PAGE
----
7. Method for burning radioactive wastes

    International Nuclear Information System (INIS)

    Hattori, Akinori; Tejima, Takaya.

    1987-01-01

    Purpose: To completely process less combustible radioactive wastes with no excess loads on discharge gas processing systems and without causing corrosions to furnace walls. Method: Among combustible radioactive wastes, chlorine-containing less combustible wastes such as chlorine-containing rubbers and vinyl chlorides, and highly heat generating wastes not containing chloride such as polyethylene are selectively packed into packages. While on the other hand, packages of less combustible wastes are charged into a water-cooled jacket type incinerator intermittently while controlling the amount and the interval of charging so that the temperature in the furnace will be kept to lower than 850 deg C for burning treatment. Directly after the completion of the burning, the packed highly heat calorie producing wastes are charged and subjected to combustion treatment. (Yoshihara, H.)

  8. Radioactive waste management in Germany

    International Nuclear Information System (INIS)

    Roesel, H.

    2003-01-01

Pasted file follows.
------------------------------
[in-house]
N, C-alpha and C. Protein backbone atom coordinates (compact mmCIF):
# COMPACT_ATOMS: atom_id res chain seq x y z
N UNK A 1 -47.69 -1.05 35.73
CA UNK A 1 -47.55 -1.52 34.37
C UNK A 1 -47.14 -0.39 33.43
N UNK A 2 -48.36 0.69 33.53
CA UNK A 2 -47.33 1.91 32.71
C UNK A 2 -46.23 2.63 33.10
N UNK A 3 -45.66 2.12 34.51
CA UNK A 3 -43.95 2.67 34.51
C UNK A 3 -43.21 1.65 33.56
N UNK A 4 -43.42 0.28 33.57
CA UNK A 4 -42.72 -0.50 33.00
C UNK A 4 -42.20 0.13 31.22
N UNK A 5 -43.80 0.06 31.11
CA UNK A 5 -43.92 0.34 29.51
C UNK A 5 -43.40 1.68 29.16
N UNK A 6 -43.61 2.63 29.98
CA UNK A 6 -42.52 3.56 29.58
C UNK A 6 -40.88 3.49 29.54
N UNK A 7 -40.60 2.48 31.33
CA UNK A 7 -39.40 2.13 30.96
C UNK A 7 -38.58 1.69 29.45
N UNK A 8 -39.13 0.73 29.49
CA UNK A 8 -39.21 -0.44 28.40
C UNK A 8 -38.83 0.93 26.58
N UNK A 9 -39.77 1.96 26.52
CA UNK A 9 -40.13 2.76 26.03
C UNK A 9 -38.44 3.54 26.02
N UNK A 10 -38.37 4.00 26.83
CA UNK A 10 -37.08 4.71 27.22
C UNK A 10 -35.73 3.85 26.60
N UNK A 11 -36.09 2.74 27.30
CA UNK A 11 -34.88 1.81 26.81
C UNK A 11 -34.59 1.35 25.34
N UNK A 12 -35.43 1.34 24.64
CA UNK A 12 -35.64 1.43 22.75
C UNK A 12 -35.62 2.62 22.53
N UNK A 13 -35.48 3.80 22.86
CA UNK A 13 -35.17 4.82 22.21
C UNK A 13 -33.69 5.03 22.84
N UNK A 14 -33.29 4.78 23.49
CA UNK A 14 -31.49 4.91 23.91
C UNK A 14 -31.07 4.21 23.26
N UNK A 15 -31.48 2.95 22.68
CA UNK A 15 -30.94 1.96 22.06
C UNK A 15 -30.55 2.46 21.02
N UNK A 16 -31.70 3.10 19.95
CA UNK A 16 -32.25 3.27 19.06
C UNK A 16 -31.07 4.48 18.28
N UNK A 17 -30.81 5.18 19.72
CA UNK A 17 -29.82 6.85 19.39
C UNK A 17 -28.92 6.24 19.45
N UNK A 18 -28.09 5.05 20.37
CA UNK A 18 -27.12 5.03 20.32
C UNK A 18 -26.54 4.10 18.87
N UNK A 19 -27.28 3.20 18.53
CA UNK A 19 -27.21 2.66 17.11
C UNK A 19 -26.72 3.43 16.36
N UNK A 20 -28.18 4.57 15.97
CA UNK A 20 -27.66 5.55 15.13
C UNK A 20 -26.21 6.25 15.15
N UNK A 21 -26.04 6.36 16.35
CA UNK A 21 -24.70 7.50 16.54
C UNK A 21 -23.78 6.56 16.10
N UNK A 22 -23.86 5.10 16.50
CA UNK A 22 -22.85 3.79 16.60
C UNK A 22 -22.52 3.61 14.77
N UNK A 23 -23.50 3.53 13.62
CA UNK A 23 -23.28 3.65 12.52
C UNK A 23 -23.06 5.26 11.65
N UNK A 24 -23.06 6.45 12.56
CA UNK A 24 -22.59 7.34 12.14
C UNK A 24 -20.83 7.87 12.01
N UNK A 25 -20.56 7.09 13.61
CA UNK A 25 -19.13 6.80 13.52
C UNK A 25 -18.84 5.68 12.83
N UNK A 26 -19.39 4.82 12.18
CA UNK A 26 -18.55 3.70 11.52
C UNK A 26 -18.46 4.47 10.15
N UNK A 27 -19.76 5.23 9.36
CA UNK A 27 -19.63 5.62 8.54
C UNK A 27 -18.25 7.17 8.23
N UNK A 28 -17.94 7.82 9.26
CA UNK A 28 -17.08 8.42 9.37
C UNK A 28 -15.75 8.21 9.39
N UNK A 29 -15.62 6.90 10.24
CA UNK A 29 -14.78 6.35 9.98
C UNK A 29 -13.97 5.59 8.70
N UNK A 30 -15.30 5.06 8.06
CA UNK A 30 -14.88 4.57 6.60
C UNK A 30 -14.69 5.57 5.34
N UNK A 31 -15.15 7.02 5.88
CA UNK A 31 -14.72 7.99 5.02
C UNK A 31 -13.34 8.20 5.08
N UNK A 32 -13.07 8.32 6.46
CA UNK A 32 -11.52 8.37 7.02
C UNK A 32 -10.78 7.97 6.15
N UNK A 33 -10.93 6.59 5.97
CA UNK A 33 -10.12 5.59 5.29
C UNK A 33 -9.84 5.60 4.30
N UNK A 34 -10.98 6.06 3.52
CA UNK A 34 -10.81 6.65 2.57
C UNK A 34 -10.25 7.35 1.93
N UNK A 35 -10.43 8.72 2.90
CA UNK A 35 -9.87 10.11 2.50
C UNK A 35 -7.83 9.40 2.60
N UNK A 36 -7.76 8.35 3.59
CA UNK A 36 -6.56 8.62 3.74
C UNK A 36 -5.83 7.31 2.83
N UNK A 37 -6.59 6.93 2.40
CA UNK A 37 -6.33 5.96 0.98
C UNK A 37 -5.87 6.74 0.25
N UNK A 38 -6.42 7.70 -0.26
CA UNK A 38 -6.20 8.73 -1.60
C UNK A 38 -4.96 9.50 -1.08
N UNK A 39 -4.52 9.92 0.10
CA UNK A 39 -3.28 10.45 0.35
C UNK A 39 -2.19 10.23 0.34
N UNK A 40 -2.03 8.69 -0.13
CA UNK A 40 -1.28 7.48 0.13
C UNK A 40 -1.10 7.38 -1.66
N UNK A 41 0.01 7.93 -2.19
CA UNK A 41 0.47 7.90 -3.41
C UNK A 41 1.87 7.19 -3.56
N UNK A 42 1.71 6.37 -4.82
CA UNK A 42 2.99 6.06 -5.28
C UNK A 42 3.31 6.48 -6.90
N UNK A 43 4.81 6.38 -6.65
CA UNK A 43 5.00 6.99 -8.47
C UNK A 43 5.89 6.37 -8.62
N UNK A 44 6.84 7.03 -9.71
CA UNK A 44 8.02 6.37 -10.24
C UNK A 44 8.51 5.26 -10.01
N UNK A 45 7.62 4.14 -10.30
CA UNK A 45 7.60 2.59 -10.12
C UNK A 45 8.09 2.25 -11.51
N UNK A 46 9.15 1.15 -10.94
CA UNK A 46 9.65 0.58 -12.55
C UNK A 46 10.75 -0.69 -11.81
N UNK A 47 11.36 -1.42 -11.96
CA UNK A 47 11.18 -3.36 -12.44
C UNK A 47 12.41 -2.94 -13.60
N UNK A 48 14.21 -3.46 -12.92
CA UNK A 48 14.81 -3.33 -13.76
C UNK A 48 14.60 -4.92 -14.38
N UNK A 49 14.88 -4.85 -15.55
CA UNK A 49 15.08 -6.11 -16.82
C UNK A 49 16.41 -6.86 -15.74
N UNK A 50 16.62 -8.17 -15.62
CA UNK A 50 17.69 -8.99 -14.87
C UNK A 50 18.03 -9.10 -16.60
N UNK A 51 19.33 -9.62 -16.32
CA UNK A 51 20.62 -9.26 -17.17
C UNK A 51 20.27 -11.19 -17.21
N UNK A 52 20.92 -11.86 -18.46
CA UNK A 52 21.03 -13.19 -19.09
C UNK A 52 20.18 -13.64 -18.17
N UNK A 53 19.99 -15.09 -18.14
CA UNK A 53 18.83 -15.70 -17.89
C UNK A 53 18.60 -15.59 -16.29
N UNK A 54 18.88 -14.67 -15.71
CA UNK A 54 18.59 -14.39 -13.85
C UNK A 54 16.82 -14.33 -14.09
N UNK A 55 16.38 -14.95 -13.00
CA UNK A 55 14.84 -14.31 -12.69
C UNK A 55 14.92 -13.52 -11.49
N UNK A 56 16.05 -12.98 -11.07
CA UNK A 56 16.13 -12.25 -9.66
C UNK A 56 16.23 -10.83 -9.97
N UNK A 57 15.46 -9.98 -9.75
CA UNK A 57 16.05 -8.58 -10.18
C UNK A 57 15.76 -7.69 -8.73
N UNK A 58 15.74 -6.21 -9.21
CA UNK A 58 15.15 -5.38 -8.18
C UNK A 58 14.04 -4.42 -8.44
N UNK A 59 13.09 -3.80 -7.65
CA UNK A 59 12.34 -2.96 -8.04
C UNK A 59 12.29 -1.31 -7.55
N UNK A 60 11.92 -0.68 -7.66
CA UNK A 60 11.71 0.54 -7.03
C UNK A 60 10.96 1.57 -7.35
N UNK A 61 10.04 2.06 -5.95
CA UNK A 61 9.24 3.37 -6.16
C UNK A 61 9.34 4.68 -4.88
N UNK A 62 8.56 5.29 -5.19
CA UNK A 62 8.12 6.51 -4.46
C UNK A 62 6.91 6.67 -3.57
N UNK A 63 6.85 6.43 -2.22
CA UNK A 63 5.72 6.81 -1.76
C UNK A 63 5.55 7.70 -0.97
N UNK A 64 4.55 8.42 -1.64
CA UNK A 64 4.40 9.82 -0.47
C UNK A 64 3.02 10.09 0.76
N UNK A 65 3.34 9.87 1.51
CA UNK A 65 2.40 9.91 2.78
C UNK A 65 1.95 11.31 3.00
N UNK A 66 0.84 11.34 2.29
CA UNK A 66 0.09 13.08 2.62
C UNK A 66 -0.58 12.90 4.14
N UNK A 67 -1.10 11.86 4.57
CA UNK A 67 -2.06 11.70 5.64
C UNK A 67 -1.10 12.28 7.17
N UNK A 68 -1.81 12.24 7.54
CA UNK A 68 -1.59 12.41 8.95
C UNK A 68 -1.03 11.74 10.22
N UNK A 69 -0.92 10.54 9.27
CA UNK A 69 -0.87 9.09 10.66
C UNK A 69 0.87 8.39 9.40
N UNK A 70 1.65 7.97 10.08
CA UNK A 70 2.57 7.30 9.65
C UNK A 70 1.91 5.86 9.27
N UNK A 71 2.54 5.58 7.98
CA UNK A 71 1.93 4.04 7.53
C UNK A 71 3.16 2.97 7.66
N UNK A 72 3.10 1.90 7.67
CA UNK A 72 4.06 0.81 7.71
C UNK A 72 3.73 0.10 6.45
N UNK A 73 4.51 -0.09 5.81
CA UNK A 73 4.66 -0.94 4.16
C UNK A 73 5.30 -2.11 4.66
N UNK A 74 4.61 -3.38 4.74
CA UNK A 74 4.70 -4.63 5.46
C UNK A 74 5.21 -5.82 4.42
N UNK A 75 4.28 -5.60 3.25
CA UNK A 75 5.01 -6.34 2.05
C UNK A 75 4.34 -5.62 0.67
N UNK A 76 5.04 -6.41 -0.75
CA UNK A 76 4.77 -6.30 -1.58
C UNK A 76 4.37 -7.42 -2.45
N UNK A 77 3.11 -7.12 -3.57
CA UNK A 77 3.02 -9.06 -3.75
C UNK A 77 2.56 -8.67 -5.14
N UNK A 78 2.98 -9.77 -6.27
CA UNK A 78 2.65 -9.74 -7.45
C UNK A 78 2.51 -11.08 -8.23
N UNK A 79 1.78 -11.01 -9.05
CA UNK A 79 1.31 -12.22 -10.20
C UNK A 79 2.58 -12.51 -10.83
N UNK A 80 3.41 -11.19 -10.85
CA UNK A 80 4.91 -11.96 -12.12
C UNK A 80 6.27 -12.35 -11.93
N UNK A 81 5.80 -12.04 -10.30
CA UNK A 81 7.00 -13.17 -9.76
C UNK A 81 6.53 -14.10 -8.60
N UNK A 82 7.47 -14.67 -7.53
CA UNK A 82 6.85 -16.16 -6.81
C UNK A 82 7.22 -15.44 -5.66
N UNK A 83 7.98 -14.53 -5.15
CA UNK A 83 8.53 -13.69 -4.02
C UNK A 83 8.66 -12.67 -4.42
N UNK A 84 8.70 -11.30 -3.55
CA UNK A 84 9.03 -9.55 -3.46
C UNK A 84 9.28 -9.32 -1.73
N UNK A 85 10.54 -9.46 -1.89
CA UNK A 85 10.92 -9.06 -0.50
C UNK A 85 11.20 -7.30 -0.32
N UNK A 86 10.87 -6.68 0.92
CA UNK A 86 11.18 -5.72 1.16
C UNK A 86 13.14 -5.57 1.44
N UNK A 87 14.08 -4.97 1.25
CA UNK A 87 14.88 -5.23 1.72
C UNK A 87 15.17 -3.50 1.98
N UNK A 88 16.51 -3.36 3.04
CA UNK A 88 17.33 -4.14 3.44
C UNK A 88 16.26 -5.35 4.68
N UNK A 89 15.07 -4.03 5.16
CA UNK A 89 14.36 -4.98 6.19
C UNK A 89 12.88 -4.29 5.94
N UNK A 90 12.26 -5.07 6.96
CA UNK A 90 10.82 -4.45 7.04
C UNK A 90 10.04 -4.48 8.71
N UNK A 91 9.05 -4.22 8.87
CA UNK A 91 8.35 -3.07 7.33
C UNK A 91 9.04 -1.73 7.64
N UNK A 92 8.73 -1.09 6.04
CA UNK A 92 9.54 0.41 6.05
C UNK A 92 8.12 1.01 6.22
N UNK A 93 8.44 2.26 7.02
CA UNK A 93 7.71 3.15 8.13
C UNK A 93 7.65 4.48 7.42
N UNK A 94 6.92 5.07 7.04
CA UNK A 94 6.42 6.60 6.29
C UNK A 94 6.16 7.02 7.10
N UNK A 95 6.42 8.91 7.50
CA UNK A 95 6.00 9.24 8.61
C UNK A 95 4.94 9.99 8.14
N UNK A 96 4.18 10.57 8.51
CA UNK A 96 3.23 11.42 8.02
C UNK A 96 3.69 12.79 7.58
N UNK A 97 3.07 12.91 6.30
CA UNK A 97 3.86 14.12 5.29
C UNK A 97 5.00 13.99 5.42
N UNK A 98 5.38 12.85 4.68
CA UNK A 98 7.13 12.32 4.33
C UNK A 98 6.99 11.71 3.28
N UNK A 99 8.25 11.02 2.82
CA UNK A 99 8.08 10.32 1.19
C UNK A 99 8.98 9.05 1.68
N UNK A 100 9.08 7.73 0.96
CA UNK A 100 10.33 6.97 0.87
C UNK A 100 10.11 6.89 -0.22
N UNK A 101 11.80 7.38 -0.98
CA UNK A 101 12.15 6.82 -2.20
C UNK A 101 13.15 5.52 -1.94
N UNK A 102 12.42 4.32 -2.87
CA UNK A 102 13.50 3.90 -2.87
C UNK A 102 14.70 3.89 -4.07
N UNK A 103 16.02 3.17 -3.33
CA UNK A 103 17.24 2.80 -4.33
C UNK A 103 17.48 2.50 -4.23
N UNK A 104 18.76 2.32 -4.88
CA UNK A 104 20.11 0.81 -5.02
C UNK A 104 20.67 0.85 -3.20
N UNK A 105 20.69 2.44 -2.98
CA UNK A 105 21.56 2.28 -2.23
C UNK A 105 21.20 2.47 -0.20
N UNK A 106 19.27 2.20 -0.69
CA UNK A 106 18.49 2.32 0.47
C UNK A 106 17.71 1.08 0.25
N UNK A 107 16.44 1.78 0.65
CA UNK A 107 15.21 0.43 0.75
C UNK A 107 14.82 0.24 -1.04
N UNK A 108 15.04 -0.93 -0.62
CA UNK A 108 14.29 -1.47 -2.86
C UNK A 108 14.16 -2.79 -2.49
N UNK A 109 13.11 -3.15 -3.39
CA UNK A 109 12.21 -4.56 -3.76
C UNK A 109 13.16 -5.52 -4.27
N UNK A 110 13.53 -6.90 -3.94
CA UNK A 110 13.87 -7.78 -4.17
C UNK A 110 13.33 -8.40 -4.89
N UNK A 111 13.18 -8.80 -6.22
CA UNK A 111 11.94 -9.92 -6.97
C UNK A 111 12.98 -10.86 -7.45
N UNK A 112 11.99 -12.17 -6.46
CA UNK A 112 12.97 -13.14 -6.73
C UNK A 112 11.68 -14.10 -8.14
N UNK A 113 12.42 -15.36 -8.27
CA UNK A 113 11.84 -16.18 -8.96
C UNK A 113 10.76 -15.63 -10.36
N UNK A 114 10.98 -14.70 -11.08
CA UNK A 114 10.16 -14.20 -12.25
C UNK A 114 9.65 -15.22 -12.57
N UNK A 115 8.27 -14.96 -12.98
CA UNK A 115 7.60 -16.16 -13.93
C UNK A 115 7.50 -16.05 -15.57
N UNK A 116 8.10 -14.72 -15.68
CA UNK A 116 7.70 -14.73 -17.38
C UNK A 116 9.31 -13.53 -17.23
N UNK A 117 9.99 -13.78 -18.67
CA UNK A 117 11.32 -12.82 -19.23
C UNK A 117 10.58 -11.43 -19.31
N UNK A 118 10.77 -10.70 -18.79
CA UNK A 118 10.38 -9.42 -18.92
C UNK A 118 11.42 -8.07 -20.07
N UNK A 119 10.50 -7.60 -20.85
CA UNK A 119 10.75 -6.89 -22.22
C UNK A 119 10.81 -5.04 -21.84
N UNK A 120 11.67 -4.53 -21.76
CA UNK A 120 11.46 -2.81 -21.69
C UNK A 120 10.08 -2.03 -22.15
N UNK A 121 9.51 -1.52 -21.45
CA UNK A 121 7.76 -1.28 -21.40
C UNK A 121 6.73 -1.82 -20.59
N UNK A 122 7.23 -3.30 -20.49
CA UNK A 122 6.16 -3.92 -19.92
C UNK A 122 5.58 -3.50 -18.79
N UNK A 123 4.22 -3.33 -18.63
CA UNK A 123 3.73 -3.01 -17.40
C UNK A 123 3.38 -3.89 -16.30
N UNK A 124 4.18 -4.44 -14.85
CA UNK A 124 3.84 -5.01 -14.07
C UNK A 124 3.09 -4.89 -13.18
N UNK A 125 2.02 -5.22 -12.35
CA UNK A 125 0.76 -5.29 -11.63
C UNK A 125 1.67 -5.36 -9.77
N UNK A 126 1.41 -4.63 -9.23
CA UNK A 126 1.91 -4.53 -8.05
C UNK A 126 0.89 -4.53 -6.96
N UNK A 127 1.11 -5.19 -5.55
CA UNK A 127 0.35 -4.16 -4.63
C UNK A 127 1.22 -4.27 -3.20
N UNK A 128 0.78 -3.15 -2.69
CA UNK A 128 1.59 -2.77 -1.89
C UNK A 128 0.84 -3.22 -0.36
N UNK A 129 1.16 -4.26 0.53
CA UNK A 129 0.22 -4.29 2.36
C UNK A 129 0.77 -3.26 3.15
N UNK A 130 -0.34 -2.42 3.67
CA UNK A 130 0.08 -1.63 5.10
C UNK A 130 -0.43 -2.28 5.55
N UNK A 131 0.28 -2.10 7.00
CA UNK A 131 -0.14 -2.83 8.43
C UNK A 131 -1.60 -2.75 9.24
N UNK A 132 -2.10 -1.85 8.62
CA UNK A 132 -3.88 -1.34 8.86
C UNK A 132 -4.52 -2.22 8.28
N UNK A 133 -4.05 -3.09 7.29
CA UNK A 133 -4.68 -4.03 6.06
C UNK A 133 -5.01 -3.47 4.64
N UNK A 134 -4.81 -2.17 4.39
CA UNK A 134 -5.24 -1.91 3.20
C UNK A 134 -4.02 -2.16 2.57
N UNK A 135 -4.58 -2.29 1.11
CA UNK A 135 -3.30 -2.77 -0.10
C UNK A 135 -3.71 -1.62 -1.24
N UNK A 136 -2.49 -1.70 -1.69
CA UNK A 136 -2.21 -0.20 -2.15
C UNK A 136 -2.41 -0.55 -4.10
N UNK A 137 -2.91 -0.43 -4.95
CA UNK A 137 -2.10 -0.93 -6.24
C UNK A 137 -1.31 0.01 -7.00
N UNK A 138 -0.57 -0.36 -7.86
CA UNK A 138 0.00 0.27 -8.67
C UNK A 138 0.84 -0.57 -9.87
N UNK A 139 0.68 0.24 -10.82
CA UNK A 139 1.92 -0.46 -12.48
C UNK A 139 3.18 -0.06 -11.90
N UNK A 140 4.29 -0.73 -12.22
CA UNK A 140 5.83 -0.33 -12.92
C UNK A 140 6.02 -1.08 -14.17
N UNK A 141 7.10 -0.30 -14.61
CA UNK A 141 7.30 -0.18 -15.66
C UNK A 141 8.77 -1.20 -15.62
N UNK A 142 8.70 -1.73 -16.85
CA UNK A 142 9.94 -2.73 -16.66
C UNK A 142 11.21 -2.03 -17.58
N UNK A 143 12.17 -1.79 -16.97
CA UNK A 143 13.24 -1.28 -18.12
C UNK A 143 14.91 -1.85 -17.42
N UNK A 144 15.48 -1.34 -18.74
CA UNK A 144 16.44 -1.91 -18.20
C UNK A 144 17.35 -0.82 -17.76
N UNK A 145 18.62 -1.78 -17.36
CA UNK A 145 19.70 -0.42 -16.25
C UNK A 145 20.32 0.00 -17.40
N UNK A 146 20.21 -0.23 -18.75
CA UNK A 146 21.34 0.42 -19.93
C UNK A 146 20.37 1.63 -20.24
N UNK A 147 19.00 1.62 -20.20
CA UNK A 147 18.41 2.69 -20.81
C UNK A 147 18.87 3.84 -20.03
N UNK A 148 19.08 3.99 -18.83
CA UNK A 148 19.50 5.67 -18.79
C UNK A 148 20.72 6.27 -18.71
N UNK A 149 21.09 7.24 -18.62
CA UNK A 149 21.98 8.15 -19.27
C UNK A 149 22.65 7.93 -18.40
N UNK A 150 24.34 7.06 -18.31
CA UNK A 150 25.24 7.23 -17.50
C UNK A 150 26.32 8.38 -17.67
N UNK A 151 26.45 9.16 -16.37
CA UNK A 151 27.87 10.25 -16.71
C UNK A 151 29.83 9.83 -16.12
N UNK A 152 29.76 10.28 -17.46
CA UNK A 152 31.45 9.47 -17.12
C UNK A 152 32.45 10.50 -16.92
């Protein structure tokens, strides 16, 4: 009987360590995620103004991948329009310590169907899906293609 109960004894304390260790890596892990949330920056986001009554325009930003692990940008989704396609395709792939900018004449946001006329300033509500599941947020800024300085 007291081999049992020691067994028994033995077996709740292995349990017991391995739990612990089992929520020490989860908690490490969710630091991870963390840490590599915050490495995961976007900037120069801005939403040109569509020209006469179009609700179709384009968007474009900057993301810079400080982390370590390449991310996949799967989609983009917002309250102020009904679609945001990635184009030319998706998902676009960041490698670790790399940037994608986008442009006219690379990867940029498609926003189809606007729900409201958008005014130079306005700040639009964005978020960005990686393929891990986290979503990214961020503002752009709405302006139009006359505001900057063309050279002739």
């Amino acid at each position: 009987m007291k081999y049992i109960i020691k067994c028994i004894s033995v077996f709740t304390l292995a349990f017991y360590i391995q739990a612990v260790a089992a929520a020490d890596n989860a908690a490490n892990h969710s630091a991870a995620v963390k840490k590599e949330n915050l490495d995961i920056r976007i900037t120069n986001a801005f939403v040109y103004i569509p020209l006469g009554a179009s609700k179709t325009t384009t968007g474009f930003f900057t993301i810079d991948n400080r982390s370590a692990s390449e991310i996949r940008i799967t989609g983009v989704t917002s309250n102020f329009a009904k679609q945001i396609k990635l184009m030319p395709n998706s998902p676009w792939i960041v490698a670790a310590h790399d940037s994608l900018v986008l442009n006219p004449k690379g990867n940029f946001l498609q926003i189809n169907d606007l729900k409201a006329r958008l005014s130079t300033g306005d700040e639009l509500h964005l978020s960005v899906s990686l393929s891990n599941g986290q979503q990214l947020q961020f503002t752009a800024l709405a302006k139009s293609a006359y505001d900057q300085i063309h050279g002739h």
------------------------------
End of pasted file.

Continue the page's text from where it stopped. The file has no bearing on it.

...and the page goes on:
The Federal Republic of Germany intends to dispose of all types of radioactive waste in deep geological formations. This waste comprises spent fuel elements, vitrified fission product solution, nuclear power plant operational and decommissioning waste as well as spent sealed radiation sources and miscellaneous waste originating from small waste generators. The Atomic Energy Act gives the responsibility for the disposal of radioactive waste to the Federal Government with the Bundesamt fuer Strahlenschutz (BfS - Federal Office for Radiation Protection) as the legally responsible authority. The Federal Government has made a pronounced change in energy policy since 1998, the most important feature of which is the abandoning or phasing out of nuclear energy. It is intended to irreversibly phase out nuclear energy use for electricity generation. Essential (basic) steps are the agreement which was achieved by the Federal Government and the utilities on June 14, 2000, and signed on June 11, 2001, and the April 2002 amendment of the Atomic Energy Act. (orig.)